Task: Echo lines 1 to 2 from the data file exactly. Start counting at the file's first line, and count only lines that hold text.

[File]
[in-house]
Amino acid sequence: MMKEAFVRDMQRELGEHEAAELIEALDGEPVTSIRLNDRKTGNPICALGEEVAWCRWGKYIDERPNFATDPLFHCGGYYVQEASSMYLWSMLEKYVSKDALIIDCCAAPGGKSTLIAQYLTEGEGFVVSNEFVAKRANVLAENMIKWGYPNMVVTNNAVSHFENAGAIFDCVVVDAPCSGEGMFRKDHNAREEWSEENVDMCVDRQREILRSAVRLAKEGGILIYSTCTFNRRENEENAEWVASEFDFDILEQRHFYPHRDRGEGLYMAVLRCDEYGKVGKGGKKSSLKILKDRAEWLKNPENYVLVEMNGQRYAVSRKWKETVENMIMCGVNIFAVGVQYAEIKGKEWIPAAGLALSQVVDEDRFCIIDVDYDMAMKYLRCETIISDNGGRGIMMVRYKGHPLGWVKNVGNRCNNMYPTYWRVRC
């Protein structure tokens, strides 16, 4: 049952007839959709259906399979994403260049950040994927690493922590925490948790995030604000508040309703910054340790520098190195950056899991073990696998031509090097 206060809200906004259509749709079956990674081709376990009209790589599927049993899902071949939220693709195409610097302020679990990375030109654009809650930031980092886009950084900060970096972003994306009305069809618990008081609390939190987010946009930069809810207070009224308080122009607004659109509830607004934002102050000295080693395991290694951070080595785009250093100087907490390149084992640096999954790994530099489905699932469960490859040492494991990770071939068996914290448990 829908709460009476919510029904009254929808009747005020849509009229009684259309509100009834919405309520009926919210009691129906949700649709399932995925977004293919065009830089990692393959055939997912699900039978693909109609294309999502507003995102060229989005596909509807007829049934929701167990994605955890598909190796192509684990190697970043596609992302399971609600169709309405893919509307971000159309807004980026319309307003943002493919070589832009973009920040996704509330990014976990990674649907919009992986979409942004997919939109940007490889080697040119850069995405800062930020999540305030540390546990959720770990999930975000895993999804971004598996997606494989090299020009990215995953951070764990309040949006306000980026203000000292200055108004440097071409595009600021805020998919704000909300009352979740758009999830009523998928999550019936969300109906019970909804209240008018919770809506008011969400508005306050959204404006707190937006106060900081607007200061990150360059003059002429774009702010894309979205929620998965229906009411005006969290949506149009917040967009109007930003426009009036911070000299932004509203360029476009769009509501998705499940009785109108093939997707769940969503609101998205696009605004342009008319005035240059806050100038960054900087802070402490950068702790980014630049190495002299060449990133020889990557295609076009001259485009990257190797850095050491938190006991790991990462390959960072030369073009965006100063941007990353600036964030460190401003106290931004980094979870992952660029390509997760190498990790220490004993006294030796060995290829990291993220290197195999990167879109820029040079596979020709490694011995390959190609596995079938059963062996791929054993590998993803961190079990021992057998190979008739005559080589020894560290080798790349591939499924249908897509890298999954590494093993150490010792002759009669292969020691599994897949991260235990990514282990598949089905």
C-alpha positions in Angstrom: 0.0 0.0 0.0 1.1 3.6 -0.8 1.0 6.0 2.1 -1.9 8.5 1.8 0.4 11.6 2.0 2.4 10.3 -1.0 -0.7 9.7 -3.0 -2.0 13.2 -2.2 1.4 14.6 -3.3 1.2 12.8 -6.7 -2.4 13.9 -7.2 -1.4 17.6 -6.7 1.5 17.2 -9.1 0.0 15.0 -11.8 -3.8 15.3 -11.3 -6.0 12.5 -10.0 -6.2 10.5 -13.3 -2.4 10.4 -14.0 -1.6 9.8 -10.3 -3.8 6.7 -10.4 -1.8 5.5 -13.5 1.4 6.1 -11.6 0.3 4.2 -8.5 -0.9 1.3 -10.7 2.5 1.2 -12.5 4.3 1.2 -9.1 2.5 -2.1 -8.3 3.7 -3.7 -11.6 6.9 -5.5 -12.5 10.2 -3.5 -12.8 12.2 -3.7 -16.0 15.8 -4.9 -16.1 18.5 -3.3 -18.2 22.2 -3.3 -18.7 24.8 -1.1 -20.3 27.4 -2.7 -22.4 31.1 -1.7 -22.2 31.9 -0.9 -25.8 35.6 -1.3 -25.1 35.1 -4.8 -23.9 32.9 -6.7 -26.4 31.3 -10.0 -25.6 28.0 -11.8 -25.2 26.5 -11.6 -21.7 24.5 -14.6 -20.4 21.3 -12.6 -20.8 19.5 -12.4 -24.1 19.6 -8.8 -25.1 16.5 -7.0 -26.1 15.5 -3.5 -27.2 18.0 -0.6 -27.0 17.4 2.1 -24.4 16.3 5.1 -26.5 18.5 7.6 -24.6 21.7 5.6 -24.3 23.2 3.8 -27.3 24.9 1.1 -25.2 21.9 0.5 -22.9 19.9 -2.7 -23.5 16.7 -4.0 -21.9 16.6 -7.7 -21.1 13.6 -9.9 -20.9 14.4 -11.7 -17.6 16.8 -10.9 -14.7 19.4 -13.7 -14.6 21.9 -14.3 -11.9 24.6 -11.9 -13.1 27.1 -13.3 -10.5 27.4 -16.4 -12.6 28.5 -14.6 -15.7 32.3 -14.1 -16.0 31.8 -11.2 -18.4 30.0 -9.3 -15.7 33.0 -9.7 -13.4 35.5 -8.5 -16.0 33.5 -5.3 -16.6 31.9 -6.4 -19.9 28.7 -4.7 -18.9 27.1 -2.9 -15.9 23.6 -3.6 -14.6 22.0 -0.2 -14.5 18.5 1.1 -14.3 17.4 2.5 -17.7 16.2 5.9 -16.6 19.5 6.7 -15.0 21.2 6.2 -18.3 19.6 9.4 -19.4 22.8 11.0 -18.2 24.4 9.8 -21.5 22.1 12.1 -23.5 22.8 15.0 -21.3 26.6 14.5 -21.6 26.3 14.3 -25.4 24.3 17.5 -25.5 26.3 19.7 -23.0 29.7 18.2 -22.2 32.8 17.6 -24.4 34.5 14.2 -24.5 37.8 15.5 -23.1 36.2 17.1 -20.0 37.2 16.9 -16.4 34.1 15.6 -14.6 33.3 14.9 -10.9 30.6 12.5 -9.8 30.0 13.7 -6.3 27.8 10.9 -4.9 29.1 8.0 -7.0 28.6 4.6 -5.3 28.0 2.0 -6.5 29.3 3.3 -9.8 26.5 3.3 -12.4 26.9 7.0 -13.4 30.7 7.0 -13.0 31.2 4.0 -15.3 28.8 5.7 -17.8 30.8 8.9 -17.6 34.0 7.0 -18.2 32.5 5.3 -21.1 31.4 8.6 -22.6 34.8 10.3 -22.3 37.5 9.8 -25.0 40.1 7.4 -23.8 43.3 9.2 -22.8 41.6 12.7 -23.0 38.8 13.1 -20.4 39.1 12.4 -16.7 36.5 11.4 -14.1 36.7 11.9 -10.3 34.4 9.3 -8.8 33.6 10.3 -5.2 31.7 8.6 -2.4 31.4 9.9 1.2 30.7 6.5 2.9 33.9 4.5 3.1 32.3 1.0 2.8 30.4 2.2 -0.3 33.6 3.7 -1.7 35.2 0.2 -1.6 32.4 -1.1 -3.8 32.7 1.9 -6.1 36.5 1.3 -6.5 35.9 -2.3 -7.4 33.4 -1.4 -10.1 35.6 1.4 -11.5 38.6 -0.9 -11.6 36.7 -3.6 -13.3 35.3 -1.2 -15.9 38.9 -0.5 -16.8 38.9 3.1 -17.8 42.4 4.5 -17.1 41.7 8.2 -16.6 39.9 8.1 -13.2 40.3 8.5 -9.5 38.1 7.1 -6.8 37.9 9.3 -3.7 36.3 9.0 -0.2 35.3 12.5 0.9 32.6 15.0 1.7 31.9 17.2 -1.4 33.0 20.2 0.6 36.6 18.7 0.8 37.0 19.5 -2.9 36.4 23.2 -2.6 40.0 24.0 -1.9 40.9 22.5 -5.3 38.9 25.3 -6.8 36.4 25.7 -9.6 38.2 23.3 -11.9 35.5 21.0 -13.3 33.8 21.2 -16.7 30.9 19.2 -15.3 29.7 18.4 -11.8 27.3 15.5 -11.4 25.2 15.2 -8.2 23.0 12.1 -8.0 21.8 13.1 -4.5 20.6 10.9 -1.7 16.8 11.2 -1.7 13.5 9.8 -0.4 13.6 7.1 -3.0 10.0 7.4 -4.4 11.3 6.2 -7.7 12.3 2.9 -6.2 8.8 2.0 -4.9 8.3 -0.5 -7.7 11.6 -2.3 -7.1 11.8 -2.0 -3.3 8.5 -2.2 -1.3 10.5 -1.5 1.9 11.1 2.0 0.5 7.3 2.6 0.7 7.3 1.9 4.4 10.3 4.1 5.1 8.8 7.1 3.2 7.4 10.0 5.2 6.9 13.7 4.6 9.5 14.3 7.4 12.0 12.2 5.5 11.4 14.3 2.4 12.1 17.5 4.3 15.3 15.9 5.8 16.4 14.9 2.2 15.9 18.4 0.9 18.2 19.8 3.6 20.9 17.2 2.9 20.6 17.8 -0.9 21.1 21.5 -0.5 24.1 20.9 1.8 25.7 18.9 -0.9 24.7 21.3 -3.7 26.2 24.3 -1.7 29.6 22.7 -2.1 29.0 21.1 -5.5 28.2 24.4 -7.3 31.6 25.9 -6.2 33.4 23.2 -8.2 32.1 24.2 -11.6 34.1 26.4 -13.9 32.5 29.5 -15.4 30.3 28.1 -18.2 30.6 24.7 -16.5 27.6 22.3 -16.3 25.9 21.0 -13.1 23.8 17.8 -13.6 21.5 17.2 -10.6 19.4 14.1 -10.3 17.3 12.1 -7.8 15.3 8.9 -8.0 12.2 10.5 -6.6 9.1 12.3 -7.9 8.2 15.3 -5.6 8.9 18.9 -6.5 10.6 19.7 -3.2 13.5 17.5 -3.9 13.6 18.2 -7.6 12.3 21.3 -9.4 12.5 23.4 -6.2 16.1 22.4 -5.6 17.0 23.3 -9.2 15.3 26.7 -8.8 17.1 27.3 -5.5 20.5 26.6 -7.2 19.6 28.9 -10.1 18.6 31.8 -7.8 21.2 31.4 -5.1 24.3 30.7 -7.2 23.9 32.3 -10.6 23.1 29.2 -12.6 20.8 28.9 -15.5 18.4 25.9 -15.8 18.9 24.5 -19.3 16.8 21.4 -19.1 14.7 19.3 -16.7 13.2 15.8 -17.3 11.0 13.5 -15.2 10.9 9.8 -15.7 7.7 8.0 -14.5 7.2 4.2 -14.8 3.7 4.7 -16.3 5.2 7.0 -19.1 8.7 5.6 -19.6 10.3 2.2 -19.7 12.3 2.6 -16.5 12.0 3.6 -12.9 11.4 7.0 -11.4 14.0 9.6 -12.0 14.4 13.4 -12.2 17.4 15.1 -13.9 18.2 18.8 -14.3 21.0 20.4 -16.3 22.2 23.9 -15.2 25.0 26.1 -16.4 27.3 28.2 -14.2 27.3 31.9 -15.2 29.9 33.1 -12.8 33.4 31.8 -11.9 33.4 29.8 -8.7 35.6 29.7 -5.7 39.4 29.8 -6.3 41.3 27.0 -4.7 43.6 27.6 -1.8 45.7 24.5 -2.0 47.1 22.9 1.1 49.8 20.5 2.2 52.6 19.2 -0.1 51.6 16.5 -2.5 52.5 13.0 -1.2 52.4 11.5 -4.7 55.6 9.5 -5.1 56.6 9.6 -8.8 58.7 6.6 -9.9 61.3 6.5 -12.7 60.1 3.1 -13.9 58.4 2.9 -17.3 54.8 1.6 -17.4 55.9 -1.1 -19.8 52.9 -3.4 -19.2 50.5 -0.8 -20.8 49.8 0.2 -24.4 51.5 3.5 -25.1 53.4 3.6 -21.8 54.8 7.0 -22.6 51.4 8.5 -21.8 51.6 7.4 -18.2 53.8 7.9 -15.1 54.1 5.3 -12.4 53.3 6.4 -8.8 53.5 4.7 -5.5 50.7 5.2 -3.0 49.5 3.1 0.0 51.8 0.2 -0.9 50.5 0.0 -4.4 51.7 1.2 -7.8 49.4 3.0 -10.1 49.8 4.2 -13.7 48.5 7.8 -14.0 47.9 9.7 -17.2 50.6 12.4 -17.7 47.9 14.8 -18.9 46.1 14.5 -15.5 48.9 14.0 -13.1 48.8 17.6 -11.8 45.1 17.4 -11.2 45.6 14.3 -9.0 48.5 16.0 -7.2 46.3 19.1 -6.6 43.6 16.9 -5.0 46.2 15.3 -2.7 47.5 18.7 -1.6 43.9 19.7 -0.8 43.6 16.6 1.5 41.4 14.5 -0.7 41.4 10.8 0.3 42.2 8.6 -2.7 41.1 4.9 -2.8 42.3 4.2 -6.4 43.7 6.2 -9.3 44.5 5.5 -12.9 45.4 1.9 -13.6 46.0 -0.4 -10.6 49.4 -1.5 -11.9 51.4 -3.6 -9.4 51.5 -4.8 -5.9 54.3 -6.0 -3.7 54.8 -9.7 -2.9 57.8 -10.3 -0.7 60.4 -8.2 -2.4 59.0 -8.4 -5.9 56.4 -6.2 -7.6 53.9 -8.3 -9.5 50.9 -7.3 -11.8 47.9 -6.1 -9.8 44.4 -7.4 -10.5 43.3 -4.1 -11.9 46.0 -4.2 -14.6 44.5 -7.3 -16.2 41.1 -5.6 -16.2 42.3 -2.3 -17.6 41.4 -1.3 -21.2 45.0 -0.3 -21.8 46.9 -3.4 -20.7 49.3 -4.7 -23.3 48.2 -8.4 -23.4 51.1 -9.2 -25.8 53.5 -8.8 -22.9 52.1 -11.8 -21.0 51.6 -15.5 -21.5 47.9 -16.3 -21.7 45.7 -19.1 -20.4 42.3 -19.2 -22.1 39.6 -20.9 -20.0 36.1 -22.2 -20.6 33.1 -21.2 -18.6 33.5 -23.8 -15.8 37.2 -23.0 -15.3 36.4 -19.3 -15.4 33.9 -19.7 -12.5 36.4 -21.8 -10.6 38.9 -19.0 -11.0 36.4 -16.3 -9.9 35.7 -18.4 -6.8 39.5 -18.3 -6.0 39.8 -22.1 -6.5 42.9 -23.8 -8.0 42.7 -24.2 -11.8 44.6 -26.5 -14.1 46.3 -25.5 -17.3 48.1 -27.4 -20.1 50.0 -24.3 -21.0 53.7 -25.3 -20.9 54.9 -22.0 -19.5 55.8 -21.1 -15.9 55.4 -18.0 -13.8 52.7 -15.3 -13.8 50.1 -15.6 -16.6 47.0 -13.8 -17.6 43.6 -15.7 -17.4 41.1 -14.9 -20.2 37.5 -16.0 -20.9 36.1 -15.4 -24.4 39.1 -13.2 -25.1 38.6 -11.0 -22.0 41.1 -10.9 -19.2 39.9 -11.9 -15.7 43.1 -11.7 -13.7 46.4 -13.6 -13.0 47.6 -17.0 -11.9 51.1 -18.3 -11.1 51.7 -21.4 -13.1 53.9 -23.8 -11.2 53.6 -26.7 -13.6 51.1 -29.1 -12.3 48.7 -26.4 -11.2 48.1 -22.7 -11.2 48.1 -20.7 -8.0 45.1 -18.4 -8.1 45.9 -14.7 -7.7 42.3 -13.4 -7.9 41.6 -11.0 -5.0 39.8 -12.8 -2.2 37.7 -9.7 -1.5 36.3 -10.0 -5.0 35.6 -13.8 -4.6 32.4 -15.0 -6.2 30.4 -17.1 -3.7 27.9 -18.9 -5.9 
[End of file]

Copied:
[in-house]
Amino acid sequence: MMKEAFVRDMQRELGEHEAAELIEALDGEPVTSIRLNDRKTGNPICALGEEVAWCRWGKYIDERPNFATDPLFHCGGYYVQEASSMYLWSMLEKYVSKDALIIDCCAAPGGKSTLIAQYLTEGEGFVVSNEFVAKRANVLAENMIKWGYPNMVVTNNAVSHFENAGAIFDCVVVDAPCSGEGMFRKDHNAREEWSEENVDMCVDRQREILRSAVRLAKEGGILIYSTCTFNRRENEENAEWVASEFDFDILEQRHFYPHRDRGEGLYMAVLRCDEYGKVGKGGKKSSLKILKDRAEWLKNPENYVLVEMNGQRYAVSRKWKETVENMIMCGVNIFAVGVQYAEIKGKEWIPAAGLALSQVVDEDRFCIIDVDYDMAMKYLRCETIISDNGGRGIMMVRYKGHPLGWVKNVGNRCNNMYPTYWRVRC